Safe Bedroom Practices Advocated

Katherine DeVries

Sex. A word that, when spoken in public, probably both draws your attention and makes you cringe. At college sex is everywhere. It’s in the giggle-filled conversations girls have among close friends, it’s joked about in the boys bathroom, it’s insinuated at the Old Stone Jug and, finally, it is being openly and honestly talked about.

Last week, from February 25 through 29, the Sexual Health Awareness Group (SHAG) sponsored a campus-wide celebration of “Sex Week.” The event included five days of lectures and events that brought awareness on the issue of sexual health on college campuses.

During the week there were daily Coop Tables that provided free condoms and information pamphlets on safe sex. Events included sex jeopardy, date rape and violence prevention, condom Olympics, sexually transmitted infection awareness, erotic foods and a self-defense workshop put on by a Campus Safety staff member. On Wednesday, in cooperation with SHAG, the Center for Outreach and Volunteer Education (COVE) sponsored a talk by Jay Friedman, a professional sex educator. The week culminated with two student-run performances of the Vagina Monologues on Thursday and Friday nights.

Friedman’s lecture, entitled the J spot, was one of Sex Week’s high points. Friedman began his lecture with an uncomfortably vivid and seemingly sexual narrative, complete with gestures and sound effects, which, unexpectedly, turned out to be merely a description of a nursing baby. Friedman continued with a humorous, yet simultaneously informative, lecture. He focused on the three things that he believes one should possess before having sex – affirmation, acceptance and assurance – the three reasons many males feel pressured into sexual activity – locker room talk, homophobia and the myth of “blue balls” – the ways in which homophobia and sexism are intricately related and the differing sexual experiences of men and women.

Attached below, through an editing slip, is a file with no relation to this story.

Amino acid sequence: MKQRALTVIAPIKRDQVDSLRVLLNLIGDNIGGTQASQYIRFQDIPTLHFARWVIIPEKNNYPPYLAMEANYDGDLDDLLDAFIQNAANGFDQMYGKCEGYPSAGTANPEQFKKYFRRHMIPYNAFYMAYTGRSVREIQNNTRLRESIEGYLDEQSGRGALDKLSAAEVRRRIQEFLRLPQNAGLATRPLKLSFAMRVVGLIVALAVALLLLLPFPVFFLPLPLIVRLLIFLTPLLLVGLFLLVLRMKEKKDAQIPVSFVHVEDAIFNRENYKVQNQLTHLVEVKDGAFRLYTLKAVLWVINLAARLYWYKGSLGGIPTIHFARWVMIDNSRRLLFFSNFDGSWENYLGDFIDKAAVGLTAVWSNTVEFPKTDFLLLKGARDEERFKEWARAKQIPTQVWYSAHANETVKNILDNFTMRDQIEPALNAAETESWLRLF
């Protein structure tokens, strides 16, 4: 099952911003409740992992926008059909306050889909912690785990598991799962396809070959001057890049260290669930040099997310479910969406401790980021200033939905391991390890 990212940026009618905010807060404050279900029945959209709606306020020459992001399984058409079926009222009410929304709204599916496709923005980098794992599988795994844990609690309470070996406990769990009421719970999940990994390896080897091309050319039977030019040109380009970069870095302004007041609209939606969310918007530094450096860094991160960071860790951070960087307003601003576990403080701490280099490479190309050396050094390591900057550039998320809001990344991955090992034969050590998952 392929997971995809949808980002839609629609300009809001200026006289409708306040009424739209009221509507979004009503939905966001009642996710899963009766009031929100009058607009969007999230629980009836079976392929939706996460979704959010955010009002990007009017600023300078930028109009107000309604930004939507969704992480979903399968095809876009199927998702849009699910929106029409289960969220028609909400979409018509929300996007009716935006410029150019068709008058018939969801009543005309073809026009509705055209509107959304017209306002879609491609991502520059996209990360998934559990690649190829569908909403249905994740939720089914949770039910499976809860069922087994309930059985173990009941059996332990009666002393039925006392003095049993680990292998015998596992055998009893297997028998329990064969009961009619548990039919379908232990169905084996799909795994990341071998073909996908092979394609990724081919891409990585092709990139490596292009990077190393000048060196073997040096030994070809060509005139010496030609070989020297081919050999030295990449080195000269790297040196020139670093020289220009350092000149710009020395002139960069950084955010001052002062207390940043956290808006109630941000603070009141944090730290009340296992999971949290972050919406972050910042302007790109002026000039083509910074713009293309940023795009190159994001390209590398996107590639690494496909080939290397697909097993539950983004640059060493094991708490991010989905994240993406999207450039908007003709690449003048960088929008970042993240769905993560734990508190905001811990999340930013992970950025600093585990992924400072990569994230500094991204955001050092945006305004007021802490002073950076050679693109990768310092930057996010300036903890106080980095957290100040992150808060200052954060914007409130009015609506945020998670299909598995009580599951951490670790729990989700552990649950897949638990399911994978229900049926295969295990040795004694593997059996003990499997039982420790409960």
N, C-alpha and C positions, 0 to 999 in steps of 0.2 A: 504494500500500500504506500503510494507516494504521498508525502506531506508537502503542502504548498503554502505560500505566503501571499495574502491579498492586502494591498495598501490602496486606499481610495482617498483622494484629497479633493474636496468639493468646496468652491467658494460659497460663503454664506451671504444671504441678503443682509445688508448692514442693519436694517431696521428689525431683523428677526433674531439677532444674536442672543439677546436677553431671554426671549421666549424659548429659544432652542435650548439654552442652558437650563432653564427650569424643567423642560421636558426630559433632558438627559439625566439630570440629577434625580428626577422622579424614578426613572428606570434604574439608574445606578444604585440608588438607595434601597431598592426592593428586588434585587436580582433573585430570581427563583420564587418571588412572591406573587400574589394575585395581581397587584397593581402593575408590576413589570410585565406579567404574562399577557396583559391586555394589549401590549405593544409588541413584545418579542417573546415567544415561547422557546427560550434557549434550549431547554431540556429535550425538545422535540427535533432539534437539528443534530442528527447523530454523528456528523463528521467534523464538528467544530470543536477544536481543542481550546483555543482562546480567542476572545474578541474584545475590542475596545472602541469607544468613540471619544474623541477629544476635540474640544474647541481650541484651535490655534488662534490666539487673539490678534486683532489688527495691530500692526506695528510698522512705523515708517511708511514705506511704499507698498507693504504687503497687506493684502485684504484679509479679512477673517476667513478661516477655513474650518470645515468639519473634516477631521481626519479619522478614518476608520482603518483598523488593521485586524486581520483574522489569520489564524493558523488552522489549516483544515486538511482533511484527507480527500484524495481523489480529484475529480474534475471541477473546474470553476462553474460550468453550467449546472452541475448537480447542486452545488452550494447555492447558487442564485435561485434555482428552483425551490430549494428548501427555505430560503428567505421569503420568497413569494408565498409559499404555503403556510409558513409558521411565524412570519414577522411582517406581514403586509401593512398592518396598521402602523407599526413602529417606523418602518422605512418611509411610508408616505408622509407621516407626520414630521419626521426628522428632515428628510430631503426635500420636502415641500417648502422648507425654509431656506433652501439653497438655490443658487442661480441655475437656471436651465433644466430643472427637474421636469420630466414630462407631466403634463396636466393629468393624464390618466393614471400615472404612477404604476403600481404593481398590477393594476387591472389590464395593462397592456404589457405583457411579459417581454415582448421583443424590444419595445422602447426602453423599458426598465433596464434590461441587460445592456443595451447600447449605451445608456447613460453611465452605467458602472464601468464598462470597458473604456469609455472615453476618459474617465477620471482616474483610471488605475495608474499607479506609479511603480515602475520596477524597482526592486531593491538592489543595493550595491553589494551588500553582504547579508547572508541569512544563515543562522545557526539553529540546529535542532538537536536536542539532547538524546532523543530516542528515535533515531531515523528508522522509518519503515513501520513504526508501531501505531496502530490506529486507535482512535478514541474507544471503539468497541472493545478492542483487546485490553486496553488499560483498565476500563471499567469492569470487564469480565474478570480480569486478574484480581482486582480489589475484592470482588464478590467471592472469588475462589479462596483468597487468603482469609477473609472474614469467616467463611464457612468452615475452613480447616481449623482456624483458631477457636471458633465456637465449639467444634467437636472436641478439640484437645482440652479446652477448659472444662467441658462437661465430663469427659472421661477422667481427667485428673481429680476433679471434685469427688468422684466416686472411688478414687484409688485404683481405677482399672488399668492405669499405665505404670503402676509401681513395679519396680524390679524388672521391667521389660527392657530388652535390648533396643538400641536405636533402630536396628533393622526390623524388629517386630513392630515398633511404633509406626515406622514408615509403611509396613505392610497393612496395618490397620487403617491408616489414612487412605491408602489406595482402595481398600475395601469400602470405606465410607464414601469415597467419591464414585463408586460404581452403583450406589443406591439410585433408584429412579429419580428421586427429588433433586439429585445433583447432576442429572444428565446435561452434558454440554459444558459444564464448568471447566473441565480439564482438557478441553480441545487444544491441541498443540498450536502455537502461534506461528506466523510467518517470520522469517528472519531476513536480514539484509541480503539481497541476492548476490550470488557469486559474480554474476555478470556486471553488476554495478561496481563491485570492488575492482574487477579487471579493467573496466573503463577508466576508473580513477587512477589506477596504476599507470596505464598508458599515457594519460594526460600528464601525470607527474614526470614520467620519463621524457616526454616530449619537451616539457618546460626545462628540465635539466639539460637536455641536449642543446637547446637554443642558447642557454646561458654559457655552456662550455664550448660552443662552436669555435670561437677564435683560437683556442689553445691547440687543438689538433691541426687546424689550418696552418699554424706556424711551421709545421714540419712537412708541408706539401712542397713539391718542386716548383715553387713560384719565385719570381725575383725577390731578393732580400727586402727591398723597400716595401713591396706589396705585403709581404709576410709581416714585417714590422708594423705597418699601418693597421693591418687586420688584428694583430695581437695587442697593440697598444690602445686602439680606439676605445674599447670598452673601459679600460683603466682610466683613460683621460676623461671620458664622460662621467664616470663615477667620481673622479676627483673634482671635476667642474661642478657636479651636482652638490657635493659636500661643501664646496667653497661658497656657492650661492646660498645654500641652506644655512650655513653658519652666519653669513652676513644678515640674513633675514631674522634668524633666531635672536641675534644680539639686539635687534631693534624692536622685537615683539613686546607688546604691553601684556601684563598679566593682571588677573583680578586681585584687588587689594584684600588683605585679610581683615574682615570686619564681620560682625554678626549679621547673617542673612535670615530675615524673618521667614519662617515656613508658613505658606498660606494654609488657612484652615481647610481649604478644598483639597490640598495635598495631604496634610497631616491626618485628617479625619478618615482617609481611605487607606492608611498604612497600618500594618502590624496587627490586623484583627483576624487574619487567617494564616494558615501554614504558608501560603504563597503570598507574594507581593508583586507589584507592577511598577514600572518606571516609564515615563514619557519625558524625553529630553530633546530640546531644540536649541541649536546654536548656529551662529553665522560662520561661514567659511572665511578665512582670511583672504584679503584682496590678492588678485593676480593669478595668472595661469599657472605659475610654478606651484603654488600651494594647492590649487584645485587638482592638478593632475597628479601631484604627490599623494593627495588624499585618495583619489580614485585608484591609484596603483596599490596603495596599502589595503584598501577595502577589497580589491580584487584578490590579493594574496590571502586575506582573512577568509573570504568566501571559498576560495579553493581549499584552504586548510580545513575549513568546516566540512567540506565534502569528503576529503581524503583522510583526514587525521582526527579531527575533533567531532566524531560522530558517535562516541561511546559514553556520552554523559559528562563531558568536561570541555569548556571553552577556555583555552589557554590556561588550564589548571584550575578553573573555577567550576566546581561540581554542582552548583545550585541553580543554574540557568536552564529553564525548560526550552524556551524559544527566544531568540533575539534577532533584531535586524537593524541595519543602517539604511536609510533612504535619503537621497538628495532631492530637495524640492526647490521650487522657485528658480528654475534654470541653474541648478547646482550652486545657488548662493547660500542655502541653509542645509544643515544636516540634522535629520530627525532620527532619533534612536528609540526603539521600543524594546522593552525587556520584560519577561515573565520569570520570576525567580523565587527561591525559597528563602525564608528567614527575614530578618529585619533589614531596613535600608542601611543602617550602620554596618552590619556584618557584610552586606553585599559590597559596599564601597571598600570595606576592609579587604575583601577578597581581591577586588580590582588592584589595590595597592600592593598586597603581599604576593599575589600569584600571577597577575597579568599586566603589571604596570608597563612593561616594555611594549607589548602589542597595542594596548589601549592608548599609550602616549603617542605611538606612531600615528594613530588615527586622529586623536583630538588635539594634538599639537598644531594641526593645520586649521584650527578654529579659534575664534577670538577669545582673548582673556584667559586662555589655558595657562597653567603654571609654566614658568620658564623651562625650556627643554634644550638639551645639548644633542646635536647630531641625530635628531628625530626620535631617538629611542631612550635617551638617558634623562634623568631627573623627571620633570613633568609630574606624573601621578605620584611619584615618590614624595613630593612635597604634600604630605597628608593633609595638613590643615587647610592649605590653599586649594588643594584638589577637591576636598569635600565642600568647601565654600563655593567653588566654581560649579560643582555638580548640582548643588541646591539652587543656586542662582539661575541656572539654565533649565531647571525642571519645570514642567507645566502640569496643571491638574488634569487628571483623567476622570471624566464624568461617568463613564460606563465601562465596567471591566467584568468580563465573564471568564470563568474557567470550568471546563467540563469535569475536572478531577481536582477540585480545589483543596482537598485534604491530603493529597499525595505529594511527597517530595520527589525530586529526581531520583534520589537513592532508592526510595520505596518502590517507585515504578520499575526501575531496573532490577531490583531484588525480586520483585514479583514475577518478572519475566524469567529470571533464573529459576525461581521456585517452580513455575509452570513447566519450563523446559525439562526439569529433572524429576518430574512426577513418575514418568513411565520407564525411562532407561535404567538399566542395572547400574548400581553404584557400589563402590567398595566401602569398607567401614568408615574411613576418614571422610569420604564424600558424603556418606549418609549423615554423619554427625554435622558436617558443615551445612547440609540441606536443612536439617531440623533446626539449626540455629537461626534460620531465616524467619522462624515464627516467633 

One of the most interesting topics Friedman addressed was the viewpoint of the current administration on issues of sexual health and education. He discussed how, since the Reagan administration, “Hundreds of millions of dollars [have been] spent on abstinence-only programs for sex education, which are clearly against the separation of church and state.”

Friedman then showed a graphic sex-ed movie from Sweden, and compared the positive and informative way in which sex is presented in most European countries to the ineffective scare tactics used in America – a comparison which was striking in light of the statistics showing how much higher rates of STI transmission, teen pregnancy and sexual abuse are in America.

Sex Week concluded with the presentation of the Vagina Monologues at the Palace Theater. The Vagina Monologues has been performed across the country and consists of a series of monologues involving the vagina, be it in reference to birth, sex, menstruation, love and so forth. Students, professors, staff and community members performed the show. SHAG member and four-year participant in the Vagina Monologues senior Darcy Gordon said that that all of the performers were, “women looking for a change in today’s culture.”

Before her show, Gordon discussed the reasons behind her involvement in SHAG and the humorous, yet simultaneously serious, nature of sex week.

“Sexual health is something everyone should be interested in and caring about,” Gordon said. “I think it’s important because there are so many different aspects of sexual health that affect college-age students.”

Through its awareness activities, SHAG definitely brought the importance of sex education to light. By presenting staggering statistics on the number of students who will leave college with an STI, as well as the frightening disclosure that there have already been two reported rapes on campus this year, SHAG helped the Colgate community realize just how necessary more extensive sexual education is for the health and safety of our community.